Jasper Dissection

Taking apart a Jasper is no different than taking apart any other Xbox 360 console, despite the internal changes our original guide still rings true. Remove the HDD, pop off the front faceplate, then the sides, separate the top and bottom of the clamshell, unscrew the motherboard and you're off. Doing so obviously voids your warranty, but given that it's possible to identify your console as a Jasper without ever opening it, you shouldn't have to do any of this.


Say Hello to Jasper

Obviously I did, because I wanted to look at the new die-shrunk chips and also to measure die sizes. While I used a ruler to measure the Xenon and Falcon die sizes last year, I wanted to be a bit more accurate this year (after much pleading by Mike Andrawes, our resident Jasper expert) so I used a set of vernier calipers (which is why some of my die measurements are a bit off from the ones I did last year if you're comparing).

The table below shows the die sizes for all of the Xbox 360 generations:

Xbox 360 Revision CPU GPU eDRAM
Xenon/Zephyr 176mm2 182mm2 80mm2
Falcon/Opus 135mm2 156mm2 64mm2
Jasper 135mm2 121mm2 64mm2

 

The new GPU is around 77% of the die area of the old GPU, but the eDRAM appears to be unchanged at 80nm (chalk up the difference of 4mm to differences in measuring the die with a ruler vs. calipers). Compared to the Xenon platform, the GPU is now 66% of the original GPU die size, meaning the GPU actually shrunk more than the CPU in the move to 65nm.

Here's a picture that should put things in perspective though, the chip below is a NVIDIA GeForce 9400M, it's the same IGP that's found in the new MacBooks. It's a 65nm IGP that's got a GPU and North Bridge in it, much like the Xenos GPU in the Xbox 360. Now this is an important comparison because the 9400M is hardly a high end GPU by today's standards yet look at how it dwarfs the Xenos GPU.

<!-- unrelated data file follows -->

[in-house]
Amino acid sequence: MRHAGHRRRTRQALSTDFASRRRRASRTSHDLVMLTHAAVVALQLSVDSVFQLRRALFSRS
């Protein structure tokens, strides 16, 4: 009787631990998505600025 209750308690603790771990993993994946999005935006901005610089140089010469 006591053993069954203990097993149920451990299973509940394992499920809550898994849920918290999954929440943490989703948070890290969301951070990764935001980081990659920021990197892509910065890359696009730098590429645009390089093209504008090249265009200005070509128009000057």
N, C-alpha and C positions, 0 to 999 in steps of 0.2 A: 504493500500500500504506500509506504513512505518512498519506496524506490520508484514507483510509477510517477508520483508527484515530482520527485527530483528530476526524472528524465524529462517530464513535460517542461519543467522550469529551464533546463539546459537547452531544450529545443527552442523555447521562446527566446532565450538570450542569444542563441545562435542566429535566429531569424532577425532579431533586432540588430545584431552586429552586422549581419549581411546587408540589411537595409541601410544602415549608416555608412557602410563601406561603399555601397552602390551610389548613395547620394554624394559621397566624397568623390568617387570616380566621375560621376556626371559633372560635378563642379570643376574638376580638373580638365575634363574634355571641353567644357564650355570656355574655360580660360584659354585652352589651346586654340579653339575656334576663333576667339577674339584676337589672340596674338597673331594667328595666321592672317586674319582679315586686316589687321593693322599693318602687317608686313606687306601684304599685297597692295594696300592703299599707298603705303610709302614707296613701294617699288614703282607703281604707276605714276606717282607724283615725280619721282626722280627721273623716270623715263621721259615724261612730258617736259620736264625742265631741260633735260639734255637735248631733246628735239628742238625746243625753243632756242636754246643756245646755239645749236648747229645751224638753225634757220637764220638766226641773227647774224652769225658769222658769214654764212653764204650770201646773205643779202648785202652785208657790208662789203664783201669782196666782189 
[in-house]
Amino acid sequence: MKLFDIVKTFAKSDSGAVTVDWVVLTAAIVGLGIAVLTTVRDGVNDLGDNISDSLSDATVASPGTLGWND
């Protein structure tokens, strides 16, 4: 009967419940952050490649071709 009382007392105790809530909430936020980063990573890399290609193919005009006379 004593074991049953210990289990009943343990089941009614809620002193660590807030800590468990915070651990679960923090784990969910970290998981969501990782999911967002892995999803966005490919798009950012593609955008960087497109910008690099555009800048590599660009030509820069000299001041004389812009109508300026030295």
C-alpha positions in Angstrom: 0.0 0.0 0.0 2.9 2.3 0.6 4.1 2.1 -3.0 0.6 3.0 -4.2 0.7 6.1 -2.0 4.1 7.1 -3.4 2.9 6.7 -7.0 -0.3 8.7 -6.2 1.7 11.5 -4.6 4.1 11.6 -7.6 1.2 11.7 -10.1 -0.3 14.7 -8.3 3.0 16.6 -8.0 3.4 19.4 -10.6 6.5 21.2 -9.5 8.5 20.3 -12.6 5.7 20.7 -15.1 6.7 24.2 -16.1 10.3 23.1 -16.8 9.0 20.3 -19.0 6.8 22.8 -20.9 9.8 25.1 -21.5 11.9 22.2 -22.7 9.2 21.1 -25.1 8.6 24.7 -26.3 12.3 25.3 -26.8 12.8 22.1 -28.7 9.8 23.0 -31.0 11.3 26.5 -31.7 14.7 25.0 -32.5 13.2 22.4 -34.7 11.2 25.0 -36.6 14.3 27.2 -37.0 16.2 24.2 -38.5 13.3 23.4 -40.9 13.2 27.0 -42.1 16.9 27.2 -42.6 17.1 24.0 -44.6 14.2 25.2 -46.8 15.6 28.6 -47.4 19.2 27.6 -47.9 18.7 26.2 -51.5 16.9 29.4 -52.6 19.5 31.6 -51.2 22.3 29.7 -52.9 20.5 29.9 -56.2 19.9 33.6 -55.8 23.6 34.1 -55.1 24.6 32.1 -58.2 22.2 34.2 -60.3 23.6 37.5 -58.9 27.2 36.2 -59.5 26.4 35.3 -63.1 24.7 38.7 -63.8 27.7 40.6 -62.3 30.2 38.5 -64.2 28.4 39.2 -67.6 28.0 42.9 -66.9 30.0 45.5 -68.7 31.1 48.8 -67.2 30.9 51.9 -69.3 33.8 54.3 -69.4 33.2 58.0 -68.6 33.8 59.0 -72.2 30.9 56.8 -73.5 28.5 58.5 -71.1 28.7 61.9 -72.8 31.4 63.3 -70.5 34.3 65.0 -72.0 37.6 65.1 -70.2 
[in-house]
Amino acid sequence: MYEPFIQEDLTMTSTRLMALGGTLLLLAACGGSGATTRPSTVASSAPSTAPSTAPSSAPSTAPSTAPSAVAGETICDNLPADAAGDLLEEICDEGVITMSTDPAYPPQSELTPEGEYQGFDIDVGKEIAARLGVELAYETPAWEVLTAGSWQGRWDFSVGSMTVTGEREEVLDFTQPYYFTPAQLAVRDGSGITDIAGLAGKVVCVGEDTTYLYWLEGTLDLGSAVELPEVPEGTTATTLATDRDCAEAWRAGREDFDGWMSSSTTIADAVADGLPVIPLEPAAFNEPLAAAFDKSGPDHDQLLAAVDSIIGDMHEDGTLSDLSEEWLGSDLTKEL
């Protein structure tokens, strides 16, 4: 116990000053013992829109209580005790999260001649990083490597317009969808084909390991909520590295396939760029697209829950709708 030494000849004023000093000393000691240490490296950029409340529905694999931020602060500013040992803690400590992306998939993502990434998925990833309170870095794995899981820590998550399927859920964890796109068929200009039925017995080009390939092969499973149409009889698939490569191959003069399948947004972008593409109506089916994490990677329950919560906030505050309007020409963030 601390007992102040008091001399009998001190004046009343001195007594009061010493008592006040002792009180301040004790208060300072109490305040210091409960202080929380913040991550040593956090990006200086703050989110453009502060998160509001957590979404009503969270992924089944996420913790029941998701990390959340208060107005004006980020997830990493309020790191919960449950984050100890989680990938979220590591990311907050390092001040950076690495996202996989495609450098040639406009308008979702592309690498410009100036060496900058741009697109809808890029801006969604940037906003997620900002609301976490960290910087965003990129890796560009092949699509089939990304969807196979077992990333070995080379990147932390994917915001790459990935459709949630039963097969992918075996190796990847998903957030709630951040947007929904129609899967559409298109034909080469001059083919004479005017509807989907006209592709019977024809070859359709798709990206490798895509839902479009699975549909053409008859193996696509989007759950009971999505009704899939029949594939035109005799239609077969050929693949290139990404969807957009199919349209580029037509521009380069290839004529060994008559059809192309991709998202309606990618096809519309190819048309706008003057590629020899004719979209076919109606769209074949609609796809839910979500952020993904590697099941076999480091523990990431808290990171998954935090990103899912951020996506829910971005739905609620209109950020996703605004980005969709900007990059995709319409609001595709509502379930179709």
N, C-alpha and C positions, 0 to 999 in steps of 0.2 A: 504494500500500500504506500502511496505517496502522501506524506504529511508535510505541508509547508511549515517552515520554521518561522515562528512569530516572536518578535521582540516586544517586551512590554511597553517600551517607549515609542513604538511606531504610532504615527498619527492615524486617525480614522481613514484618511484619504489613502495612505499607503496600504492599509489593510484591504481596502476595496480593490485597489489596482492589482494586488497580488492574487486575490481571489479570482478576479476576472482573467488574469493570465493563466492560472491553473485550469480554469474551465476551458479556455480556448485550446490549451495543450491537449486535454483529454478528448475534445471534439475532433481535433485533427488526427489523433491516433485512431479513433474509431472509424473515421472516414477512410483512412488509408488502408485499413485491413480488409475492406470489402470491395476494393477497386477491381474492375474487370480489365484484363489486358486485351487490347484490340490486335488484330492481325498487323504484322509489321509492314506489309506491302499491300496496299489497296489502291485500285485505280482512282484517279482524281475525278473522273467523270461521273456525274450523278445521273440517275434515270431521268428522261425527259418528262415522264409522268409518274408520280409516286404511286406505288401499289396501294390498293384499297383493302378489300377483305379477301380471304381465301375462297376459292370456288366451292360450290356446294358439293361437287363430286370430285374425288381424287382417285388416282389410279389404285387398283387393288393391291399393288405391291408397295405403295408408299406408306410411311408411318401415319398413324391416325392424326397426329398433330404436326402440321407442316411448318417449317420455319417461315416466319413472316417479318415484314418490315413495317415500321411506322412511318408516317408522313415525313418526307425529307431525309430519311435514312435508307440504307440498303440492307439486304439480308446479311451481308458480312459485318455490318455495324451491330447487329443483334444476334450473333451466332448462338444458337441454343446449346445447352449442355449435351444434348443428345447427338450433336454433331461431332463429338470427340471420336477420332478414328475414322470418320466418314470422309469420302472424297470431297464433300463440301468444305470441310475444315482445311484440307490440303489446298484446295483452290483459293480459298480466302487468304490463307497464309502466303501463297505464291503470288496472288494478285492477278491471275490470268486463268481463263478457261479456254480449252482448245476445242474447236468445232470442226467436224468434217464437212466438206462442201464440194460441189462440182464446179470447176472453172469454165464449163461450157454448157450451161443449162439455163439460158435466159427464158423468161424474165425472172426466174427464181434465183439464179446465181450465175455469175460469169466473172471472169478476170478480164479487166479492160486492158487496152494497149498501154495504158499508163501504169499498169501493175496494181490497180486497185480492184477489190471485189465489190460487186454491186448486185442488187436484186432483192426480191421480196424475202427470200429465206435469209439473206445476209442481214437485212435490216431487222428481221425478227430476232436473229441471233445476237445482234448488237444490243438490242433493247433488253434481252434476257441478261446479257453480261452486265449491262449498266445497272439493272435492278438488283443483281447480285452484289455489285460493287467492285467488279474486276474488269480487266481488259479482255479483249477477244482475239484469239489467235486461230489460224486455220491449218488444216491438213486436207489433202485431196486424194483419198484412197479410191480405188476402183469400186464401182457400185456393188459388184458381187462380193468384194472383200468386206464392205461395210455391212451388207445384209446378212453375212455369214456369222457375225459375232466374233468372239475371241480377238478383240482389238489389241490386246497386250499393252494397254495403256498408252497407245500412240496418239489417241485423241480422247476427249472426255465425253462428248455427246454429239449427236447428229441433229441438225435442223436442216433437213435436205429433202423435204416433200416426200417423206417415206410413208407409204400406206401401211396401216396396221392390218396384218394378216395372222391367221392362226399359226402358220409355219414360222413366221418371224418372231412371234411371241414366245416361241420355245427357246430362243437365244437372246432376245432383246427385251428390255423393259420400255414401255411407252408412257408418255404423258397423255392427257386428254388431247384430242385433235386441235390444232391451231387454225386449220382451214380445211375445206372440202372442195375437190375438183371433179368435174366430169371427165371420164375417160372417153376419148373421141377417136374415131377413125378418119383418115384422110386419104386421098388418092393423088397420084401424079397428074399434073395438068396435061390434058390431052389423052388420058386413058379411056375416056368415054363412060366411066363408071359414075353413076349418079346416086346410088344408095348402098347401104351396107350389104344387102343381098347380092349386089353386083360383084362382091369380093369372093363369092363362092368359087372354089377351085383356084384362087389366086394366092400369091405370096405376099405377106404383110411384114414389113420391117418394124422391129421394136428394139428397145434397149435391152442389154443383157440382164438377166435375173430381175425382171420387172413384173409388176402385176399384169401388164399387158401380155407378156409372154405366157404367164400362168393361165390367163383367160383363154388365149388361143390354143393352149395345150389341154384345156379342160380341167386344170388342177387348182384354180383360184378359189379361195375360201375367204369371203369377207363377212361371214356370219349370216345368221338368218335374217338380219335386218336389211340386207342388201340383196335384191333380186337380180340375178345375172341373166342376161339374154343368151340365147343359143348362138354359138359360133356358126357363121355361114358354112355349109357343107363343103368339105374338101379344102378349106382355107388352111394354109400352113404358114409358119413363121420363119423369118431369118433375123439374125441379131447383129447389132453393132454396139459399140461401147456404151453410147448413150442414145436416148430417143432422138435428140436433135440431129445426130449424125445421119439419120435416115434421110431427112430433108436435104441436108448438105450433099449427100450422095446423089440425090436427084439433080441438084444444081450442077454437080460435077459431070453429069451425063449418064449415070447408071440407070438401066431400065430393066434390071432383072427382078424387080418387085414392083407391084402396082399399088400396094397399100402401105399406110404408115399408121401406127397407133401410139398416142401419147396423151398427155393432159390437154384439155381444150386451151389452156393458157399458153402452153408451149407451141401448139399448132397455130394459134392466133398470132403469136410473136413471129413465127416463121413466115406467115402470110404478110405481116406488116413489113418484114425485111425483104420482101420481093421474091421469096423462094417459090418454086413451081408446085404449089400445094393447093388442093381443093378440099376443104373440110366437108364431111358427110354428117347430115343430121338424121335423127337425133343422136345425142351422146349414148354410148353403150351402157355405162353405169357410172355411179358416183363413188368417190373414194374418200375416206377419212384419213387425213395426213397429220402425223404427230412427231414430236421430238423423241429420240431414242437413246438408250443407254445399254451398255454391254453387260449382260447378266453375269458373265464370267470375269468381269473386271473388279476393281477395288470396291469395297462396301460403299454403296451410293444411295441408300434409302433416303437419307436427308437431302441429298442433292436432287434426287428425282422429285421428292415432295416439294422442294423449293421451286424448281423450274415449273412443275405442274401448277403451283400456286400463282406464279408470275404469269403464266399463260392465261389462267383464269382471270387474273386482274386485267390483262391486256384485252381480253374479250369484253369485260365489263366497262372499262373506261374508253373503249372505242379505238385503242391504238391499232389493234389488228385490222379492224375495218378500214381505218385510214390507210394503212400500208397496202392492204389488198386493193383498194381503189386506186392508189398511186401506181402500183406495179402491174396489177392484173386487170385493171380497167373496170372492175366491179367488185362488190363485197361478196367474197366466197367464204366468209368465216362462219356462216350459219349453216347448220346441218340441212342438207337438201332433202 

Xbox 360 Xenos GPU (left) vs. NVIDIA GeForce 9400M (right)

Remember that when it was released, the Xbox 360's GPU had raw GPU horsepower somewhere in between an X800 XT and an X1800 series (closer to the latter, although the 10MB eDRAM definitely helped the GPU perform better than its architectural specs alone would allow); today's high end GPUs are around 4x the speed of that.

Microsoft doesn't want to replace the Xbox 360 with a new console until 2011 or 2012, meaning high end PCs will probably have more than six times the graphics horsepower of what's in the Xbox 360. It's possible that once this performance gap gets wide enough we'll see more developers take advantage of the raw horsepower available on PCs, which has traditionally been the case whenever a console got far into its lifespan.

I'm actually a bit surprised that we haven't seen more focus on delivering incredible visuals on PC games given the existing performance gap, but the Xbox 360 as a platform is attractive enough to keep developers primarily focused there.

Added Bonus: 256MB of NAND Flash Standard on Jasper Arcades